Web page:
How to persist data

In the simple case just use a Python dict object as database:

seq_schema = "tests/data/sequence.yaml"
asd = "tests/data/annotated_sequence_digest.yaml"
acd = "tests/data/annotated_collection_digest.yaml"

schemas = {"sequence": yaml.safe_load(seq_schema), "asd": yaml.safe_load(asd),
            "acd": yaml.safe_load(acd)}

h = henge.Henge(database={}, schemas=schemas)

This keeps all database objects in memory. In case you want data persist across python sessions, you'll need to back that Dict with persistent storage. You can do this in many ways, here are two examples, using SQLite or MongoDB:

SQLite backend

You can use an SQLite database like this

from sqlitedict import SqliteDict
mydict = SqliteDict('./my_db.sqlite', autocommit=True)
h = henge.Henge(mydict, schemas=schemas)

MongoDB backend

If you want the data to persist, you need to connect Henge object to a running database instance, for example MongoDB. Here are the example steps to do it:

  1. Start a MongoDB with docker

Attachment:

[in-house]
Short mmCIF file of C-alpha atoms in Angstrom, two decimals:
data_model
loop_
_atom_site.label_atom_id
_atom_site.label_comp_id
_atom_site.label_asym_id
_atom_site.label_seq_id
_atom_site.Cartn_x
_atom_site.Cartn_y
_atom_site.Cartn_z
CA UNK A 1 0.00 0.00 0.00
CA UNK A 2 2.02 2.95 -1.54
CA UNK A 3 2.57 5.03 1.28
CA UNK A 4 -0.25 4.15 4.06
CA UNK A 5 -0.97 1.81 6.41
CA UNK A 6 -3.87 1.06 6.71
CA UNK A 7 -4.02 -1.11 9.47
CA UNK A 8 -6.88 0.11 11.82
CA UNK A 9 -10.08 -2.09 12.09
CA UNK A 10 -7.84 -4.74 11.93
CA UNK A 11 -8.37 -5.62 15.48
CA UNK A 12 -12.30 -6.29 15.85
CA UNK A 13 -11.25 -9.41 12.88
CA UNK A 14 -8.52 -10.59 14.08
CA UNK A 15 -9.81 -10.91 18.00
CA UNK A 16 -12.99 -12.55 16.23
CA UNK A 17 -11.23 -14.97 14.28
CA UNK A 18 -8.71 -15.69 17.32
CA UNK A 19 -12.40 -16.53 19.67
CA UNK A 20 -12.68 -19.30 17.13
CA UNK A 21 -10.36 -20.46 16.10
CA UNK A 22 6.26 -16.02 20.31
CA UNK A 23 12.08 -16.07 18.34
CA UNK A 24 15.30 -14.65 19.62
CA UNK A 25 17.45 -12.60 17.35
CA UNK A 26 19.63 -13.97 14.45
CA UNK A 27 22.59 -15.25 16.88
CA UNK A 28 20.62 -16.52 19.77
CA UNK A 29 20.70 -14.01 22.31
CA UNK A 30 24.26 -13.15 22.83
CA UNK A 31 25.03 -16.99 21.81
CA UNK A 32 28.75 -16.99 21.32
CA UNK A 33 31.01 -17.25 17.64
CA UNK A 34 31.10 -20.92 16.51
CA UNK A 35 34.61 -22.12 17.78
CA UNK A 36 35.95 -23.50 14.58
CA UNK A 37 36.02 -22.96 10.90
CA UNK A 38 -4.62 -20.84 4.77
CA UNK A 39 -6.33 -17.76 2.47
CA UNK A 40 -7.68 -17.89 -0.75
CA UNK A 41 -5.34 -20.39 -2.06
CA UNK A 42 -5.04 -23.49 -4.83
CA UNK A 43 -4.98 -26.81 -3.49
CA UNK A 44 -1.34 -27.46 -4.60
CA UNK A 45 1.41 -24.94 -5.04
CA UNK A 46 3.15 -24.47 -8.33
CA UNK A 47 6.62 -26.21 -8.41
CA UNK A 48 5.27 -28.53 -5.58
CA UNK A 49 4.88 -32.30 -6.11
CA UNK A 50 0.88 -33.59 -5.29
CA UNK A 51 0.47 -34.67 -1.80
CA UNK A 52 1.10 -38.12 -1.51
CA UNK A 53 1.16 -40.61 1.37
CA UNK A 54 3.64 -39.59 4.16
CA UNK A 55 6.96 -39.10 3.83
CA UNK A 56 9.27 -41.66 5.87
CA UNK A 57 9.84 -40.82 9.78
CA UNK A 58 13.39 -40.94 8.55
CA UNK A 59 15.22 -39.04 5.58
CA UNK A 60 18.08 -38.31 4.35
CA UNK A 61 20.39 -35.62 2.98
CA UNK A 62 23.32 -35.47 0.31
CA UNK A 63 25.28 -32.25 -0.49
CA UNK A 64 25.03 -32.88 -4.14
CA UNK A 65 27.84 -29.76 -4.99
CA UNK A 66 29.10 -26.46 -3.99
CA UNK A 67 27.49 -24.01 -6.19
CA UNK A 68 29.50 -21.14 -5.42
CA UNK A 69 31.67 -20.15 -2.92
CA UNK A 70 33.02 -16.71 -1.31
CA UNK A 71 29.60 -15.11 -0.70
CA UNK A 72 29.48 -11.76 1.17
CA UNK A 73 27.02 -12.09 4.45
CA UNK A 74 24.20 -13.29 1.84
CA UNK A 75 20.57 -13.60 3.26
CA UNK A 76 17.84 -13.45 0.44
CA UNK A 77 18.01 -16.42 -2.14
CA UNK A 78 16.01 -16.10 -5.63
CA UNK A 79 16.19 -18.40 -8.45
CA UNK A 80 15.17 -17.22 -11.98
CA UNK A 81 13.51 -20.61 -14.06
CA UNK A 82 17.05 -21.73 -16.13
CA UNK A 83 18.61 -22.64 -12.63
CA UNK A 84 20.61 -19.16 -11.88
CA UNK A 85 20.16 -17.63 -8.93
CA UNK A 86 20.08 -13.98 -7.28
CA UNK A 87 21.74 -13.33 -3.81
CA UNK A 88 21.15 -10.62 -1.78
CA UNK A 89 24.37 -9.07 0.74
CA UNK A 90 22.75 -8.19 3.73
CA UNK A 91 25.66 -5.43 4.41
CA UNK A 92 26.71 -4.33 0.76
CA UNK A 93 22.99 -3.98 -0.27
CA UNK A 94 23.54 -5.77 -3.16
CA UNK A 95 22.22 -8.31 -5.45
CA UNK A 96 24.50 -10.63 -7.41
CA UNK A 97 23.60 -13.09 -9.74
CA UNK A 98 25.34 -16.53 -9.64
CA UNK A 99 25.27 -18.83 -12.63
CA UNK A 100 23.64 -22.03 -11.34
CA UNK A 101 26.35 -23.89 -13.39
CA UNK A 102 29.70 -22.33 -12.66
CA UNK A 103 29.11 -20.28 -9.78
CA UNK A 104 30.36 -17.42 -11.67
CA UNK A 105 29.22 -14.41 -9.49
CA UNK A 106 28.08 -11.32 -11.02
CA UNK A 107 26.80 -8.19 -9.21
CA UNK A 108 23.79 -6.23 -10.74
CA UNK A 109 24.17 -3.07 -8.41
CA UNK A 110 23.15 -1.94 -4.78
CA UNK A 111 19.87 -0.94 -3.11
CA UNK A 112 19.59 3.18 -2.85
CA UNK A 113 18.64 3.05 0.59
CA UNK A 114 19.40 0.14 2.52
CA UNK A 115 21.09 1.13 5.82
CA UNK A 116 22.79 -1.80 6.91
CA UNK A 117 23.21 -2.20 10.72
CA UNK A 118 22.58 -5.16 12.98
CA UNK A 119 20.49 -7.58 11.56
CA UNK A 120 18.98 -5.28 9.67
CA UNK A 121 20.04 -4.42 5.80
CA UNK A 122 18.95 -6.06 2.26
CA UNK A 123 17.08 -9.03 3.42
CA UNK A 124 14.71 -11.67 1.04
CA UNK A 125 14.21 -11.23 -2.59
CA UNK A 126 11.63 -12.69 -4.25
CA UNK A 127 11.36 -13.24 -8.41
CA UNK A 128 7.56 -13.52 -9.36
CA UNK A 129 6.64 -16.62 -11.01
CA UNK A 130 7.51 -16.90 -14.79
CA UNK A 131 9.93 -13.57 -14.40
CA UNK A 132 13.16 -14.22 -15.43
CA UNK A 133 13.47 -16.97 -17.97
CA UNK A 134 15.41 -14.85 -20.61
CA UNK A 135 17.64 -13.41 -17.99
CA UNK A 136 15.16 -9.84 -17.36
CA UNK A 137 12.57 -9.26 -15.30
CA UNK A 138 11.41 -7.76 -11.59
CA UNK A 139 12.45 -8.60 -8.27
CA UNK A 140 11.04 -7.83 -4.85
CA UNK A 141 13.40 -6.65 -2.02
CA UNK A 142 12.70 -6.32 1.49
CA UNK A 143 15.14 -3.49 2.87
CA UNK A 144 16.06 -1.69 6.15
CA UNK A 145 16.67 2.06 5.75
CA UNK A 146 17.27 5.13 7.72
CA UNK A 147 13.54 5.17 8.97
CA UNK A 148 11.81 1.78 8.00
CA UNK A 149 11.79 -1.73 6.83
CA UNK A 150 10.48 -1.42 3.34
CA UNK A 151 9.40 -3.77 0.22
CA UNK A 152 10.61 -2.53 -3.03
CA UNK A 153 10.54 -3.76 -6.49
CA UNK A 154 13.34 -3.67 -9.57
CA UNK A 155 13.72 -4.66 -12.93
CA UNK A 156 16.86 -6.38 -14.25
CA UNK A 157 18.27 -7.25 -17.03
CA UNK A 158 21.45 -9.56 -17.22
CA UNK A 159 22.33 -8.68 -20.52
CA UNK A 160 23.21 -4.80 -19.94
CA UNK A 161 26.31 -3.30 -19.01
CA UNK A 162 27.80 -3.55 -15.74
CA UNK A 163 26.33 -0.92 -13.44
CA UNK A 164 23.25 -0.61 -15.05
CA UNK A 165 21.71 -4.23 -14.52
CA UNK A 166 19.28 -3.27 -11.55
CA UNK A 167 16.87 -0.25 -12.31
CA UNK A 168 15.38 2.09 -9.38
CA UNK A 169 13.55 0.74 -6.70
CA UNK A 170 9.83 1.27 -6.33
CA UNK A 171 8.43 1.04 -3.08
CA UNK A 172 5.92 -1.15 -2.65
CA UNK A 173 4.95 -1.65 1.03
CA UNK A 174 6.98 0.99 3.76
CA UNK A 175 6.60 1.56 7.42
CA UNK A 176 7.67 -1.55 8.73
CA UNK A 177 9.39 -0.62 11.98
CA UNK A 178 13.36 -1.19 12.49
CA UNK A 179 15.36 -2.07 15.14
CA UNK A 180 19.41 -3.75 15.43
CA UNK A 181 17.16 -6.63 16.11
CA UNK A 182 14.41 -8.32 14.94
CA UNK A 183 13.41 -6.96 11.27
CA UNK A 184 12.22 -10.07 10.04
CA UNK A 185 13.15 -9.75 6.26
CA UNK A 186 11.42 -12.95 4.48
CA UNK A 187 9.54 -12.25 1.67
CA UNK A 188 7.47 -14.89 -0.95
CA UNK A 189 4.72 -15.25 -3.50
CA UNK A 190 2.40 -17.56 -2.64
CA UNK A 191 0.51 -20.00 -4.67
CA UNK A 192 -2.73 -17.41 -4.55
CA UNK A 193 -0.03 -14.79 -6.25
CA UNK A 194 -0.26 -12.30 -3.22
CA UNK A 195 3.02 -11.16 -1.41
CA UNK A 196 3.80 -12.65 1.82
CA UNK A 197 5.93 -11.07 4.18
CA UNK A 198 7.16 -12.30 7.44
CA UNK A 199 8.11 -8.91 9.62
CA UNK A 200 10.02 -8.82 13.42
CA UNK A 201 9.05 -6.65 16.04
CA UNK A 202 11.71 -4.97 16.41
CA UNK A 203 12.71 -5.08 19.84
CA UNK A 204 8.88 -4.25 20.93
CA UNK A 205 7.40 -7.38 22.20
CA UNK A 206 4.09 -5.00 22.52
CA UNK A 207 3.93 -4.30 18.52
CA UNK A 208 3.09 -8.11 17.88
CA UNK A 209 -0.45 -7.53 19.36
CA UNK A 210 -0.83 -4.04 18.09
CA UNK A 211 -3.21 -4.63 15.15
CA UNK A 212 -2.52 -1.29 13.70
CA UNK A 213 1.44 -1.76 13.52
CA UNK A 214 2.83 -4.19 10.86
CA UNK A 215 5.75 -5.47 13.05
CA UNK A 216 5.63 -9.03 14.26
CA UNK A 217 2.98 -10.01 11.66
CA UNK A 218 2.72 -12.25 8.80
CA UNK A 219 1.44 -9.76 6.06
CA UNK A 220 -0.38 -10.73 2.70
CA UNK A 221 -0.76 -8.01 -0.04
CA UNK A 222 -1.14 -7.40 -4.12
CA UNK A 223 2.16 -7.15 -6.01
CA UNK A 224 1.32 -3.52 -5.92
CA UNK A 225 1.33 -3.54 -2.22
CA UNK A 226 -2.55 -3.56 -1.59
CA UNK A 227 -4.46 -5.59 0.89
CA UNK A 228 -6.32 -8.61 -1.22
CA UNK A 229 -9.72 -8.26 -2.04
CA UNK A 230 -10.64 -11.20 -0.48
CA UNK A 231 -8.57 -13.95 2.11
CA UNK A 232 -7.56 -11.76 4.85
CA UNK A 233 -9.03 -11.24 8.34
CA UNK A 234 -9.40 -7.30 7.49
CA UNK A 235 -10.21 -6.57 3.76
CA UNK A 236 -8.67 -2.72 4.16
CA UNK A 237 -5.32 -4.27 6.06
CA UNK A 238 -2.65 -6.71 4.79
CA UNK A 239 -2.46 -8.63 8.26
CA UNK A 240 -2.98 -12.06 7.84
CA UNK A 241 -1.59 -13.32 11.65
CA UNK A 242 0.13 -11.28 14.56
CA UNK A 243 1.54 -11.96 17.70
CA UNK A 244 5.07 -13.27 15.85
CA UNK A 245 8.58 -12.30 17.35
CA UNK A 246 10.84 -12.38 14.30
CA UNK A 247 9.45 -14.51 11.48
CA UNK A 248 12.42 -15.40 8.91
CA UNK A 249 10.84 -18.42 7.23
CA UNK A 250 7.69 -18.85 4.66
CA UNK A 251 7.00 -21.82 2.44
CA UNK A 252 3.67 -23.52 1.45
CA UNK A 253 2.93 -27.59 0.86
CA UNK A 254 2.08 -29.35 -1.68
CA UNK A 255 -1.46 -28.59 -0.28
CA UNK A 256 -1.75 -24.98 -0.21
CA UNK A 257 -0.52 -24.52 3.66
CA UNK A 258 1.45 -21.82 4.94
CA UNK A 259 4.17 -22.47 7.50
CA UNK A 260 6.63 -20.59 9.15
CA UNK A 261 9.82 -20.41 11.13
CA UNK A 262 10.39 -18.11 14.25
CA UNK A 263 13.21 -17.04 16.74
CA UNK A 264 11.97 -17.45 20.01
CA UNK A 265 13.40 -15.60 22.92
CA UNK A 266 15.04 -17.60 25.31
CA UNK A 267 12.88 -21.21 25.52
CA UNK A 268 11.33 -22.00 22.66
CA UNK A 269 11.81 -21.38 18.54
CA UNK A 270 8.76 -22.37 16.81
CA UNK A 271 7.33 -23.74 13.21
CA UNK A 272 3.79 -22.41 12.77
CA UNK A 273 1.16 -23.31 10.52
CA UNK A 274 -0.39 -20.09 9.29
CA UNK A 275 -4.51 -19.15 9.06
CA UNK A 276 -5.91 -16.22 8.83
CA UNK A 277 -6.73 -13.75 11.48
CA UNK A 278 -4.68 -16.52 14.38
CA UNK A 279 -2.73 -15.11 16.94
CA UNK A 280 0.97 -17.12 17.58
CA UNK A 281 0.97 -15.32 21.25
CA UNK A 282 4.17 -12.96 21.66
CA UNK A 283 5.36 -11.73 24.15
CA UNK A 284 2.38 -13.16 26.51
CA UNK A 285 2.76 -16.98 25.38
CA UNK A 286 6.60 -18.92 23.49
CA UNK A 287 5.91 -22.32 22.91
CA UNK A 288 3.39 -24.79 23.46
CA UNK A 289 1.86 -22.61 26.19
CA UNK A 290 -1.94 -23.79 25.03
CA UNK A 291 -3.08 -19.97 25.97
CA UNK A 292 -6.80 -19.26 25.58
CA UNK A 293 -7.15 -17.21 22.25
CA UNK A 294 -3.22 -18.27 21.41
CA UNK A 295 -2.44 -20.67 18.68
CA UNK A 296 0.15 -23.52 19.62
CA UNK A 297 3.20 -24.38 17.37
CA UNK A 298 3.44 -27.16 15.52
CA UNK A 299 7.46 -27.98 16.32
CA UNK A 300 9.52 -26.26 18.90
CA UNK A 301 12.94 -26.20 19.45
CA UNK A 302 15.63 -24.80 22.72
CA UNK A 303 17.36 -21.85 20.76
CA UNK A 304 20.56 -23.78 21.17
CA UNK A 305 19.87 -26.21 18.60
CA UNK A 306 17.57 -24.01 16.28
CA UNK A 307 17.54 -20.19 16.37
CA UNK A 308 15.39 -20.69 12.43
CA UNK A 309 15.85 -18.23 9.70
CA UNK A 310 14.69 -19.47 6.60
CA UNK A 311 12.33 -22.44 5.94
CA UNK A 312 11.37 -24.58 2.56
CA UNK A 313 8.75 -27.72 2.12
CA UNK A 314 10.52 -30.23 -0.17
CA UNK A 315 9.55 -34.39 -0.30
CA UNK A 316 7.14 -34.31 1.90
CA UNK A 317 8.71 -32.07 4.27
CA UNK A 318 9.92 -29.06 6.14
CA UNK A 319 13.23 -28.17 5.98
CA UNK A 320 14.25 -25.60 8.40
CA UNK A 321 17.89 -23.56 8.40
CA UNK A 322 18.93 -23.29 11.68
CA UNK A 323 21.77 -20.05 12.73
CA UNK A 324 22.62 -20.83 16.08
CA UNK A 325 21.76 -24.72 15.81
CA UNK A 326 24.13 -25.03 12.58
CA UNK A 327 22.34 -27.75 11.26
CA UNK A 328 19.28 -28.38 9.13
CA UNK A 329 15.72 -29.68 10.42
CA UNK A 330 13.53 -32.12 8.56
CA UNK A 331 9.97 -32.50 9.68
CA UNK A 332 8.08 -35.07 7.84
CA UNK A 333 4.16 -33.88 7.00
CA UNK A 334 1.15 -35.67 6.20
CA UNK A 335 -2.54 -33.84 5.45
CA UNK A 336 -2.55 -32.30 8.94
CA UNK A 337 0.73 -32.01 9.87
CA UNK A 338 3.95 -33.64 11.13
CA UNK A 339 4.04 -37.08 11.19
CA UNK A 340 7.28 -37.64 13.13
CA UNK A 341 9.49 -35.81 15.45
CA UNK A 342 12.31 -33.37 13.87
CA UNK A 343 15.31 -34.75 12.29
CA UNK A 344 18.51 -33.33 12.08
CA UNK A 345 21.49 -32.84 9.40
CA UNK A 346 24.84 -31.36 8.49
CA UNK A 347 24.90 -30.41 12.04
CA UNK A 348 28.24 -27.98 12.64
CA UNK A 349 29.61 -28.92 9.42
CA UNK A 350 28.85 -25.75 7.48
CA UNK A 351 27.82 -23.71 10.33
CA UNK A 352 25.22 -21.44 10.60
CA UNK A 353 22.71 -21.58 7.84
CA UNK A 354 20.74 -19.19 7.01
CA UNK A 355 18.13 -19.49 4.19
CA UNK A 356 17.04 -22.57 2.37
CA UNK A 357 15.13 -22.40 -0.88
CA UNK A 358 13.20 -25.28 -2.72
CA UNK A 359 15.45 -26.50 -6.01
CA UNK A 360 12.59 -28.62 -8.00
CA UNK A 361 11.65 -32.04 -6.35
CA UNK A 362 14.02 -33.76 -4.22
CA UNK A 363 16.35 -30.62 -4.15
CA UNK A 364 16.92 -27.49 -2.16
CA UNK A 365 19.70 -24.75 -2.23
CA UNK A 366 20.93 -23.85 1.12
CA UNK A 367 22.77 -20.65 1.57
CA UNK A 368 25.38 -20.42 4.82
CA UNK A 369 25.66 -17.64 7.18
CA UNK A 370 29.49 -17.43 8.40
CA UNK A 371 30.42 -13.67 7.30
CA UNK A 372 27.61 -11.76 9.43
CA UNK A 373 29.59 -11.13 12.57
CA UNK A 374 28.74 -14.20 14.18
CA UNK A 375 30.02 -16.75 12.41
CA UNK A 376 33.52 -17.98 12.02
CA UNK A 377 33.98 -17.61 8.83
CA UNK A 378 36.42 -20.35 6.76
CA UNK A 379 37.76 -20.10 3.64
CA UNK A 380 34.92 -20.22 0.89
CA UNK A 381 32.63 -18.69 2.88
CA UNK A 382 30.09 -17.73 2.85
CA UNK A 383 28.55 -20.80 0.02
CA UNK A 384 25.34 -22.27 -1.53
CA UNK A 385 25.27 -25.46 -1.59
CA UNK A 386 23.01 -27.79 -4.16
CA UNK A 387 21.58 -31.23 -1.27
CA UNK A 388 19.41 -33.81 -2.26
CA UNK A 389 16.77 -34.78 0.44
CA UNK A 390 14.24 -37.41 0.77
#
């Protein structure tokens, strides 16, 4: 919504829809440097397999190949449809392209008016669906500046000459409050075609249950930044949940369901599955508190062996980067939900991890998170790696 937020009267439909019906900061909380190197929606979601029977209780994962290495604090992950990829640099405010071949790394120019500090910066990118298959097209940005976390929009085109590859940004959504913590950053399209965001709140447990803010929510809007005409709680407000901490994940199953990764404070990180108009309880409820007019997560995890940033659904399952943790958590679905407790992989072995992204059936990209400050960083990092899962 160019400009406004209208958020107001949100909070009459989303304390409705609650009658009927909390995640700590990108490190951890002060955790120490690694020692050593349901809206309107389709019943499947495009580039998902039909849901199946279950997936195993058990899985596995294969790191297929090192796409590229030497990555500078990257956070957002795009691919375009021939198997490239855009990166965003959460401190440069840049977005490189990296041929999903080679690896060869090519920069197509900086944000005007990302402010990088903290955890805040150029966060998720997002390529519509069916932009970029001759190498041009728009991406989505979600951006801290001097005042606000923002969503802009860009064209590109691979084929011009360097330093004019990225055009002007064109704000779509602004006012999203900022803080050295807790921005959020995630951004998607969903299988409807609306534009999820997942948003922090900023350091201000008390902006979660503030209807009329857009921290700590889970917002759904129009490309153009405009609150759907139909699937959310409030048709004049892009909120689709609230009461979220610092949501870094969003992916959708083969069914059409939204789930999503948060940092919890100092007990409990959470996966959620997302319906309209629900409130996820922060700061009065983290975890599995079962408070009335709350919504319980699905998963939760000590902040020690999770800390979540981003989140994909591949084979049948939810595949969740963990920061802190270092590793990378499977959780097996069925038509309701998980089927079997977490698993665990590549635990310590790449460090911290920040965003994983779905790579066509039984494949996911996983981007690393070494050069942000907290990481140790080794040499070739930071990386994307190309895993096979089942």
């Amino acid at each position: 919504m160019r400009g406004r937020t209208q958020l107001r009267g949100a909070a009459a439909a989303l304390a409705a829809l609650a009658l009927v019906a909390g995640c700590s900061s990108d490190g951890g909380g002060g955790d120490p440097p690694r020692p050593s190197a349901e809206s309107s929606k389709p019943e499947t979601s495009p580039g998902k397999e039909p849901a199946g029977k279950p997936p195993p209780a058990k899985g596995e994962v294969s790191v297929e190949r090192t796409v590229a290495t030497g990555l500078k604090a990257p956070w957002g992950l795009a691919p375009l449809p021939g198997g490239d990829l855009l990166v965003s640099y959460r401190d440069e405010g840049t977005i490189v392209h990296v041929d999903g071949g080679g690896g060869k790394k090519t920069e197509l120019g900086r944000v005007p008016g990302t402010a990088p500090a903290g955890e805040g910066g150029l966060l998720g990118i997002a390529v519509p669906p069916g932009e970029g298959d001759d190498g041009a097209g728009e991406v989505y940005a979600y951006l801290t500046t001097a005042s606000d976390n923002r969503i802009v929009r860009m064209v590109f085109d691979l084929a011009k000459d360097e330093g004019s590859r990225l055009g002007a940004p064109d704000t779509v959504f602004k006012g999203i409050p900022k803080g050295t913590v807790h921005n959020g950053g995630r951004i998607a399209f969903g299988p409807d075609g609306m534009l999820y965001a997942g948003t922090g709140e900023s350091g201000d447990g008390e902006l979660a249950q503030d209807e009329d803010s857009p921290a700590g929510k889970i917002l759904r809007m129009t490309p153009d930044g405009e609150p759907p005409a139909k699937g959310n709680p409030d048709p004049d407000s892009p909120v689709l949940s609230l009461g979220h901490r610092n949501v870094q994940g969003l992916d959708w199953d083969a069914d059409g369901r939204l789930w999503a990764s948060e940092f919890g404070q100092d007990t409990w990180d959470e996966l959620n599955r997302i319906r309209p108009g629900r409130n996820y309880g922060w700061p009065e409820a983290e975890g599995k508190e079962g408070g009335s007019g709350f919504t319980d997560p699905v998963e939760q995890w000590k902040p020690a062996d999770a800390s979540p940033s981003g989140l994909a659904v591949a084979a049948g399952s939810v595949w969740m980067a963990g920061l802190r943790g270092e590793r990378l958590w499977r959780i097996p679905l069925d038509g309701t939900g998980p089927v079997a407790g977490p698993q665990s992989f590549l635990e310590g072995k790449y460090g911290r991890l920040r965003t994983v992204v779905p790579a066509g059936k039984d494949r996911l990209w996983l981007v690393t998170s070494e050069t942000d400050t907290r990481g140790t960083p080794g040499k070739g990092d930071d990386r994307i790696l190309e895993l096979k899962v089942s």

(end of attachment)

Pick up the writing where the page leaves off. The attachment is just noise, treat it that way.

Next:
docker run --network="host" ... mongo

For persistent storage, mount a folder to /data/db, and if that's a remote filesystem, make sure to map the user/group so the container has permissions to read/write the filesystem. Here's an example command:

docker run -it --network="host" --user=854360:25014 -v /ext/qumulo/database/mongo:/data/db mongo

In production you can use -p 27017:27017 instead of network="host", but on a dev server, the network command is more secure because it obeys firewall rules, while the -p potentially opens a port despite the firewall settings.

  1. Point Henge to your MongoDB backend

Naturally, you need to have relevant packages installed. In this case (for MongoDB backend): pymongo and mongodict.

import henge
schemas = {"sequence": yaml.safe_load(seq_schema), "asd": yaml.safe_load(asd),
            "acd": yaml.safe_load(acd)}

h = henge.Henge(henge.connect_mongo(), schemas=schemas)